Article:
Archive for Sunday, December 6, 2009

Players bought what coach sold

Free State head coach Jason Pendleton looks on during the match against Olathe South on Thursday, Oct. 8, 2009, at Free State.

Free State head coach Jason Pendleton looks on during the match against Olathe South on Thursday, Oct. 8, 2009, at Free State.

December 6, 2009


 Jason Pendleton, Free State coach.

Jason Pendleton, Free State coach.

One of the biggest compliments a coach can receive is the unspoken act of his or her team buying into a system.

For Free State High boys soccer coach Jason Pendleton, who has spent the last 11 seasons shaping the Firebirds’ program in his own image, the 2009 season became the ultimate high-five in a career filled with memorable moments.

“It’s still an amazing feeling and sense of accomplishment,” said Pendleton, now three weeks removed from leading the Firebirds into the Class 6A state title game, where they lost to perennial powerhouse Washburn Rural.

“We obviously have some good players, there’s no doubt about it. But if you look at us top to bottom I’m not sure we had the second best talent in Kansas. Our kids all bought into what we were trying to do and accepted their roles and worked extremely hard because they knew what we were trying to achieve. We had great team, it wasn’t about individual accolades. Ultimately, everybody sold out for the team objective and they were all willing to sacrifice for the betterment of the team.”

That included Pendleton.

Always one to keep tight control over the way his program is run, Pendleton loosened up the reins ever-so-slightly this season and allowed a strong and experienced senior class to take on a large chunk of the leadership responsibilities.

In doing so, however, he did not deviate from what had made him a success throughout the years.

“Honestly, I think what kind of made this year was that he had been doing the same thing every year and he always holds everybody to the same expectations every year,” senior Daniel Chance said. “You have to buy into what he’s doing. Some people think he’s (strict) but you have to understand that everything he does is with the best interest of the program in mind. It’s important to him to make everyone he coaches better.”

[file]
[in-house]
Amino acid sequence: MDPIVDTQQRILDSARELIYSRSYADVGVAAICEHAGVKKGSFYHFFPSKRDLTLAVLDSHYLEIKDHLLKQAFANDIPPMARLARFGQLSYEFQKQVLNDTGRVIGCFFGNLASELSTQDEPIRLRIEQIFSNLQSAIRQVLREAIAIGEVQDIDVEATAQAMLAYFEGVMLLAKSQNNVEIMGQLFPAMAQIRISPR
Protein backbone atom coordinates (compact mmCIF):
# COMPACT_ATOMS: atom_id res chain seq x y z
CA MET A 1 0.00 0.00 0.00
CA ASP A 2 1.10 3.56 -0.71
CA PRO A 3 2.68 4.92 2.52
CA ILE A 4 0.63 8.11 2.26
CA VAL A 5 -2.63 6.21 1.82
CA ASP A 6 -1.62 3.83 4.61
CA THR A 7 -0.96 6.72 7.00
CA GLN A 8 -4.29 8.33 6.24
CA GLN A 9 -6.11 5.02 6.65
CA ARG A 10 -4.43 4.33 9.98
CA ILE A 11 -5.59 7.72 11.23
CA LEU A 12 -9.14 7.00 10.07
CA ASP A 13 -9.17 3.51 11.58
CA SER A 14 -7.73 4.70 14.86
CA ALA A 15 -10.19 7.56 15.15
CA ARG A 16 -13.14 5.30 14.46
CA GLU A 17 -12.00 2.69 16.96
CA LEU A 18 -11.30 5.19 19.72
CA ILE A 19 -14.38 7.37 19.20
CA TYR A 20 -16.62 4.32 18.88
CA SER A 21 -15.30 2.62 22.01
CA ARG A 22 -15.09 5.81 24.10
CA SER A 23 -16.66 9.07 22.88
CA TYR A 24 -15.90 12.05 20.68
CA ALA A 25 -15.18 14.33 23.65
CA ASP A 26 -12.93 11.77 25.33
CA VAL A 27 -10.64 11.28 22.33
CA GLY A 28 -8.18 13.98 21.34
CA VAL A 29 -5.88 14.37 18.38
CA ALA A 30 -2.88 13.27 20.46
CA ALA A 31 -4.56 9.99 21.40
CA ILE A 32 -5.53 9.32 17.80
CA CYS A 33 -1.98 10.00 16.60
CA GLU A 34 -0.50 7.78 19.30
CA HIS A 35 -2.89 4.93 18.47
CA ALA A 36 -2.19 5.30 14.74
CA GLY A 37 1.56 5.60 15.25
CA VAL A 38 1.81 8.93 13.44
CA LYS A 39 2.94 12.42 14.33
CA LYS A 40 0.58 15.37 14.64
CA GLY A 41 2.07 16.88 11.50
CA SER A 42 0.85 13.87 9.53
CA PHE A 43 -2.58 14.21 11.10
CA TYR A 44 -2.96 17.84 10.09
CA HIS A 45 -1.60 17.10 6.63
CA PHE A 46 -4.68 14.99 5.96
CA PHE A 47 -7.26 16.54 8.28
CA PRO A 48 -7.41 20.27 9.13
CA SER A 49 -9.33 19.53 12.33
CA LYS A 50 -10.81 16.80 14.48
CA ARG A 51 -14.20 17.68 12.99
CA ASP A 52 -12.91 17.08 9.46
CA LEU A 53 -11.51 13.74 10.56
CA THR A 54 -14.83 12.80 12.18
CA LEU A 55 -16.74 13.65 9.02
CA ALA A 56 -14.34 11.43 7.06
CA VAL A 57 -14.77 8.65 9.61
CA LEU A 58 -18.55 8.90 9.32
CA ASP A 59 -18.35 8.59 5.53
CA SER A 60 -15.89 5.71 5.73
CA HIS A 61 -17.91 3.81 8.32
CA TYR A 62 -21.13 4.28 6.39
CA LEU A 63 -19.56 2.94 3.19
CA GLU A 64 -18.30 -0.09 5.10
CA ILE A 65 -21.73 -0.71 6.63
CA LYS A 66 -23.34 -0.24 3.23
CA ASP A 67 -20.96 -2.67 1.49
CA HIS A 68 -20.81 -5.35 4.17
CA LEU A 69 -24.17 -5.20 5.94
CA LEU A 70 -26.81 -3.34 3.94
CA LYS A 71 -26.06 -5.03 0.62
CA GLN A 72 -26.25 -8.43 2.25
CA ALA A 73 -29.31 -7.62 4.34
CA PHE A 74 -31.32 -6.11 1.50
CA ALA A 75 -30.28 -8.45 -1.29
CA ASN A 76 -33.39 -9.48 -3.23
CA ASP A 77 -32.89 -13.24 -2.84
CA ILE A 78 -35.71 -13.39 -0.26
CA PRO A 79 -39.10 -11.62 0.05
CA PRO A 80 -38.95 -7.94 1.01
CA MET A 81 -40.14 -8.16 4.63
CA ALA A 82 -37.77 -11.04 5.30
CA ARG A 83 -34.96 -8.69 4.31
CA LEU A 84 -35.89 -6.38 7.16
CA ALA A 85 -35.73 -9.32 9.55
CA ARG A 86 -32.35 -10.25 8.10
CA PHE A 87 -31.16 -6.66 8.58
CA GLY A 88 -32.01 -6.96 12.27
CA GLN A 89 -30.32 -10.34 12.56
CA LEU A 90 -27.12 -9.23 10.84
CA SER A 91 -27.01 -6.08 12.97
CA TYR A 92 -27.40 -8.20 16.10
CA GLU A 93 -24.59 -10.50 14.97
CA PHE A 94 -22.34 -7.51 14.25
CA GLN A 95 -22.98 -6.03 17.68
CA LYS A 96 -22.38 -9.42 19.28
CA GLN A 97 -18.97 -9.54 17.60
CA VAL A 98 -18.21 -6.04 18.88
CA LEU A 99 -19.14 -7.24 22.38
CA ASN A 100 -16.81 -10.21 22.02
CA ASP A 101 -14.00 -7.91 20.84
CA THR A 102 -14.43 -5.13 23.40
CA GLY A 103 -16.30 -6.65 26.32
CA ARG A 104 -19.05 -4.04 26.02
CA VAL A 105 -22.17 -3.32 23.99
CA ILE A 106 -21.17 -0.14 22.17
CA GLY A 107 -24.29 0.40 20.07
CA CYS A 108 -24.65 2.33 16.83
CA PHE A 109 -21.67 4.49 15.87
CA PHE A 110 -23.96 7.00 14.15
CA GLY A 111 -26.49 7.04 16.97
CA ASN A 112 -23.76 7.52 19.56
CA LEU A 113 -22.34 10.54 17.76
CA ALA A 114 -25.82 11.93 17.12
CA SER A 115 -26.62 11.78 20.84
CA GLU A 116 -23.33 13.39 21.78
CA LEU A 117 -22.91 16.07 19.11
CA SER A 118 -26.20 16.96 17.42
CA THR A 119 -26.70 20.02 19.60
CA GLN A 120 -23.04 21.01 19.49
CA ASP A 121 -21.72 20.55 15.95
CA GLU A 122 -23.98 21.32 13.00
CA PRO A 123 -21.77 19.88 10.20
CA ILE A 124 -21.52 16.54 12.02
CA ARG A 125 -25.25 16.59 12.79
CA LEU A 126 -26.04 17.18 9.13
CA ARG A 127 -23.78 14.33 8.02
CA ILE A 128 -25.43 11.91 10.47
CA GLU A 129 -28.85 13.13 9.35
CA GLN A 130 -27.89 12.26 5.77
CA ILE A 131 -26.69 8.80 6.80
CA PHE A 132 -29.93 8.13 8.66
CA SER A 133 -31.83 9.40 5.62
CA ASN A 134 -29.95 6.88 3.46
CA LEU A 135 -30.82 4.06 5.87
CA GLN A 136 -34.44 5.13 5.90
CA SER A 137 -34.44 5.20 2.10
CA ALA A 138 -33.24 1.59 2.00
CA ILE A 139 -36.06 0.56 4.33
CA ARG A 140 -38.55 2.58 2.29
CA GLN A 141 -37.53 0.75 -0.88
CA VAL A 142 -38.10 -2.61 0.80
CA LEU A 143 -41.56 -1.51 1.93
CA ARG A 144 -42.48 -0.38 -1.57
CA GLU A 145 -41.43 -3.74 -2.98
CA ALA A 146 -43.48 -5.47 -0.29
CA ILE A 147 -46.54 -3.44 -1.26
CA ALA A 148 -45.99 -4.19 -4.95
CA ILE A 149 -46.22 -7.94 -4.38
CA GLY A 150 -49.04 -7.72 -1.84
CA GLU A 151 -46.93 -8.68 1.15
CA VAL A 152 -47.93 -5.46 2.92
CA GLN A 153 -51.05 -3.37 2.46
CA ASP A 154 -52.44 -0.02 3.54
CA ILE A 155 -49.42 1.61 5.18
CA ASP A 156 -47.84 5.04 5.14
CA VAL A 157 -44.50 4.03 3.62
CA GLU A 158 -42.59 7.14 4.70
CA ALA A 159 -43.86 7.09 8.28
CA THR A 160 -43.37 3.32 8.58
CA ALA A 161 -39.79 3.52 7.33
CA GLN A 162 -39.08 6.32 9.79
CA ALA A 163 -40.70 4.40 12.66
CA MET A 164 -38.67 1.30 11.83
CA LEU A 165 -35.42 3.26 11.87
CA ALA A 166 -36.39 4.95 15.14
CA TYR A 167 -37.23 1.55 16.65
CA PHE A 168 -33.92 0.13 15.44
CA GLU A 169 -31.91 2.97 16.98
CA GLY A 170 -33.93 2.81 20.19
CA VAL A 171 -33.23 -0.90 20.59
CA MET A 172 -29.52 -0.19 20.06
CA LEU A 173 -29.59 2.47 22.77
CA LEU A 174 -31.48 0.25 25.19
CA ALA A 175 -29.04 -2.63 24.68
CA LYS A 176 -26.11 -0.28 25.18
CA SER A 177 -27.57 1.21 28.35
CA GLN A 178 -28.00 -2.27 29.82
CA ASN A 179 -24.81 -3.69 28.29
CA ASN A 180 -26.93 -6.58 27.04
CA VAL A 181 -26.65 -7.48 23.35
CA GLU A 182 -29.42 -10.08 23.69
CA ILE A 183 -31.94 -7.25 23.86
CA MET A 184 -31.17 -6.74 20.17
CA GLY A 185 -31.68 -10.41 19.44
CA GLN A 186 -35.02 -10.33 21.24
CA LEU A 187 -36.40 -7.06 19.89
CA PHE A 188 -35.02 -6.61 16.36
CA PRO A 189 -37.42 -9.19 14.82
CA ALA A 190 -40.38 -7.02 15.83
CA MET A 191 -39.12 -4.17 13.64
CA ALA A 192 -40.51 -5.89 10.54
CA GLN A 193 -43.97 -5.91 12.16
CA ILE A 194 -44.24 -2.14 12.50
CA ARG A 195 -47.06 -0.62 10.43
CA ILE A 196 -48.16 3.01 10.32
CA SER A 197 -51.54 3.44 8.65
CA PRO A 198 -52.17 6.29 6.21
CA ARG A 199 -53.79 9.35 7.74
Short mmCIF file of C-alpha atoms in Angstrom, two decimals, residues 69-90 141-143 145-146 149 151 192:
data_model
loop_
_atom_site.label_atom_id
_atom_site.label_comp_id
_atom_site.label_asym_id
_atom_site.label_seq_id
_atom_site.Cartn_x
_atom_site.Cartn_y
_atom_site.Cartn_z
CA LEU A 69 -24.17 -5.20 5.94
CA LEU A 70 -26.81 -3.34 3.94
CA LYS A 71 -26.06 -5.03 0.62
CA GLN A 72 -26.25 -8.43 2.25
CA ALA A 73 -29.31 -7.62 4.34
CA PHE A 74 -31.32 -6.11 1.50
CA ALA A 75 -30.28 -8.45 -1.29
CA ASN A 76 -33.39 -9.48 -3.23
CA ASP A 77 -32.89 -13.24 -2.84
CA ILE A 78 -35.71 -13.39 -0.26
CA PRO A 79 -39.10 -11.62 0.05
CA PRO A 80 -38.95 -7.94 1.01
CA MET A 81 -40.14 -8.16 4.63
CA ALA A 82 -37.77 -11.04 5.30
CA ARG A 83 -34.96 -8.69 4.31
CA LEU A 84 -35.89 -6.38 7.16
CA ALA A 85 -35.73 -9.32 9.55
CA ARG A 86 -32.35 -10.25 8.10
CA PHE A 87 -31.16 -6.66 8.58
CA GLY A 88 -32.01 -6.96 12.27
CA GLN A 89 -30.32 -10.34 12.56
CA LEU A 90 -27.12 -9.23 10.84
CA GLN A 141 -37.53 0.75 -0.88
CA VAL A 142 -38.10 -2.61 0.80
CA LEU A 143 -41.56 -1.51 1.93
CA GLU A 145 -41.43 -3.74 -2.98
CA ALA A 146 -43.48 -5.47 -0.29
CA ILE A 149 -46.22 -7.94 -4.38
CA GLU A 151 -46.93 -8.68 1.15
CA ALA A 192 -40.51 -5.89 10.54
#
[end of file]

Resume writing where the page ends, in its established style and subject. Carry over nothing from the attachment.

Pendleton has always operated with one mantra in mind: Every win is not a wedding and every loss is not a funeral.

Never was that ideal more clear than during the 2009 season, when the Firebirds raced out to a 7-1 start, with six of the victories coming via shutout.

After each, Pendleton evaluated his team by the way it played and not by the end result. Because of that, his players remained hungry. A 2-0 victory could have been 3-0 or 4-0. A 2-1 loss should have been a 1-0 win.

“He’s really good at that,” Chance said. “No matter how much success you have, he always brings it back down to reality.”

Oftentimes that reality is rooted in the way he carries himself, and 2009 was no different.

“I’m sure I was the same grumpy, cantankerous guy that I’ve always been,” Pendleton said. “When we didn’t play well, I let ‘em know it and when we did I let them know that, too.”

At the end of the season, however, when the Firebirds were breaking new ground with every victory and roaring toward a runner-up finish in the Class 6A state tournament, Pendleton allowed himself to soak it all in.

“This season epitomizes what we’ve been working toward,” he said. “Hard work beats talent if talent doesn’t work hard. We had a mixture of hard work and talent, and I think that’s the recipe for success.”


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